Sons of Apollo has been getting some great press. Their debut album, Psychotic Symphony, carries the weight of expectation well and I’m pleased to report that after numerous plays, this album is a grower. There are going to be obvious comparisons to D***m Th****r, and some of the longer tracks definitely have a whiff, but this is far from being a DT clone. The musicians assembled here are top draw and need little in the way of an introduction, they’re some of the very best in the business, and, as you can imagine, the playing is other-worldly at times. Soto is a fantastic singer. His raspy tone suits the songs well, and works particularly well alongside Thal’s guitar tone, Portnoy does what Portnoy often does-plays exceptionally well-and Sheenan’s fuzzy basslines are the glue that holds things together. I’ve long been a fan of Sherinian’s playing and he is exceptional (as always) on Psychotic Symphony. The mixing is excellent on the record with each instrument crystal clear and Soto’s commanding voice at the front.
I’ll be honest, I wasn’t blown away after initially hearing the track Coming Home. The track rumbles along to a great guitar riff from Ron ”Bumblefoot” Thal but it was all a little too “hard rock” for me, reminiscent of some of Soto’s solo work (which is by no means bad, just not quite what I wanted to hear from these guys), but in the context of where it sits on the album, the song actually works very well.
Psychotic Symphony certainly opens in ambitious style with God of the Sun. At just over 11 minutes long, the band looks to make a statement. After an Eastern-tinged intro, the track settles into a very hard rock groove and it isn’t until just shy of halfway through the song that Sons of Apollo’s musical wizardry takes over. Thal and Sherinian trade blows like two heavyweight fighters, neither willing to drop their guard. It’s prog heaven!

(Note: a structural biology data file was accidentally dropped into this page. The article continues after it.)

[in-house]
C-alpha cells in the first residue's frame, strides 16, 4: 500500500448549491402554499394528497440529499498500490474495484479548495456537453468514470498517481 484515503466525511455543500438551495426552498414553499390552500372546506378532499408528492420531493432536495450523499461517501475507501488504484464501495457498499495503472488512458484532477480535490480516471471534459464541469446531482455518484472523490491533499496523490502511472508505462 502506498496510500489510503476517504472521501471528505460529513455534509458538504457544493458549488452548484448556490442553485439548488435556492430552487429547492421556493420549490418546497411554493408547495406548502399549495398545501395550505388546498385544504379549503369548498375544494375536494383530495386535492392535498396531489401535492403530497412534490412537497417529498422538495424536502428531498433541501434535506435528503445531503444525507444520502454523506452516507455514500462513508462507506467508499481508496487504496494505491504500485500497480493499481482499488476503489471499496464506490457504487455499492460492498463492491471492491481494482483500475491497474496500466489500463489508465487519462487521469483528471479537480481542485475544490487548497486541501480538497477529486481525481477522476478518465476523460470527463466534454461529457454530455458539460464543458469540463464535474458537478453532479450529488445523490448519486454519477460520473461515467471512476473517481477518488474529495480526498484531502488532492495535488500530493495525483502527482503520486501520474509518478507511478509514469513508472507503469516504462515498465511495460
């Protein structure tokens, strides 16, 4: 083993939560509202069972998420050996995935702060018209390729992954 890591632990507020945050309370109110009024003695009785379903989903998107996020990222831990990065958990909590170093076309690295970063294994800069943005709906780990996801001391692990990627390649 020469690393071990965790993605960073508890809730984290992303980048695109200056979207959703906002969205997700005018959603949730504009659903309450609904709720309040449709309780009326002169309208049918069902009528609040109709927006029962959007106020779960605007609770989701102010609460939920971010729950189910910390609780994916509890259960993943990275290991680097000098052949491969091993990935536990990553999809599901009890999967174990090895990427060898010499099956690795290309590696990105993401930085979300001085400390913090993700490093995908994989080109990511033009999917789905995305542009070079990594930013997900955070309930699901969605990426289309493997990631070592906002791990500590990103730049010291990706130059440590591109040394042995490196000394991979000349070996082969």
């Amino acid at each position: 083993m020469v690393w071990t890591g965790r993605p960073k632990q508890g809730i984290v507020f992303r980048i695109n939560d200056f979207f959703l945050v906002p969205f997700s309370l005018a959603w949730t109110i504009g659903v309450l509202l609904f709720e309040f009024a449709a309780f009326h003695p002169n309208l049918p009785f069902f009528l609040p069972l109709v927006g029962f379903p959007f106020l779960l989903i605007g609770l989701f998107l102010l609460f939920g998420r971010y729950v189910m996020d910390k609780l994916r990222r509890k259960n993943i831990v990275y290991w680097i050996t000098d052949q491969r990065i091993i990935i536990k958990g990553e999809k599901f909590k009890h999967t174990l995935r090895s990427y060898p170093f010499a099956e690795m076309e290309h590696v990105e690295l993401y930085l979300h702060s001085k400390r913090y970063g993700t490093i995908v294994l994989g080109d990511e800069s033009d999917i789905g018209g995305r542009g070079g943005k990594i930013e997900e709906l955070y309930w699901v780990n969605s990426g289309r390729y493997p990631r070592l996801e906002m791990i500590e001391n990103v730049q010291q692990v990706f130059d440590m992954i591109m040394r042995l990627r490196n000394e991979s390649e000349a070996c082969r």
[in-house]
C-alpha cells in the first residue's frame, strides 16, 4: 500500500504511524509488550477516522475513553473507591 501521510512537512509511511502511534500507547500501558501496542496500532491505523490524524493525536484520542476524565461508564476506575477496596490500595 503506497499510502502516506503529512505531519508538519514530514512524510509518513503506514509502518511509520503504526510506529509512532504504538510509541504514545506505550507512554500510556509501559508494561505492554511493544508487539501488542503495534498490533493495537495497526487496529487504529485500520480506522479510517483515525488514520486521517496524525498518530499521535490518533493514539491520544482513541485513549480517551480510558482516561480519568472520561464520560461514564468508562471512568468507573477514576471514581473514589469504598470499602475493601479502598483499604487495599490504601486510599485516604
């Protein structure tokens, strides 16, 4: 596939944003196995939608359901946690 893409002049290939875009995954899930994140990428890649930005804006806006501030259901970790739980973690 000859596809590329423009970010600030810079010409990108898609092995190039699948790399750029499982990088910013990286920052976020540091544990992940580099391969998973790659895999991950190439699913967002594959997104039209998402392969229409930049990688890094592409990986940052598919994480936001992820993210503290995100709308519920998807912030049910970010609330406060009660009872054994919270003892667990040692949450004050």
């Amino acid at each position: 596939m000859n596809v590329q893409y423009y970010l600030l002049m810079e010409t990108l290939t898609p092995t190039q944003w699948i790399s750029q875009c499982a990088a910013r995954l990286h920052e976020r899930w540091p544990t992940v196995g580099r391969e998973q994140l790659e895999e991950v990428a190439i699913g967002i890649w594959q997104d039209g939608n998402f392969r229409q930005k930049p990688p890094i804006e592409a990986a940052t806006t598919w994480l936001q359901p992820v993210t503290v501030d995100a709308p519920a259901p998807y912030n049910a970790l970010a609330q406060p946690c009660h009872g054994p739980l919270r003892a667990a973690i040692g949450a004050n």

Coming Home sounds good and is a solid choice for the second track on the album. Short and punchy, it gives you time to catch your breath before the frantic riffage of Signs of the Time slaps you in the face. Despite the great riff, this isn’t the albums strongest track, in fact, it’s a little safe and doesn’t linger too long in the memory once finished, despite some excellent keyboards from Sherinian and some very Petrucci-like guitar work from Thal.
Labyrinth is the albums next long track and it is excellent; slower and more measured than God of the Sun, Soto’s vocals are excellent on this track and it has some epic sounding keyboard throughout. Portnoy also gets the chance to shine on this track as the band jams casually through the middle of the track. Big shout-out to Billy Sheenan on this track too, as he goes toe-to-toe with Thal’s mind-boggling guitar playing. The tracks, Alive and Lost In Oblivion are similarly solid hard rock songs. Lost In Oblivion has a great chorus and Alive is the closest the band gets to a ballad. The brief instrumental, Figaro’s Whore seems unnecessary but Divine Addiction has a terrific Deep Purple vibe to it.
The band closes the album with Opus Maximus. At 10:39 it is the records second longest track. It begins with a dirty, groovy, almost sinister Thal riff before settling into more familiar program territory. It definitely has the feel of an album closer. It is an epic musical composition with Soto taking a back seat in favour of some instrumentation of the highest order.
Psychotic Symphony is a very good debut album. As one would expect, the musicianship is top-notch, the production is excellent and in Jeff Scott Soto they have a singer with a great personality, swagger and heart. The band sounds as if it is having fun and whilst there isn’t much that is particularly ground-breaking the songwriting is very solid. I hope this band has plans for more because I think they have the potential to be something very special indeed.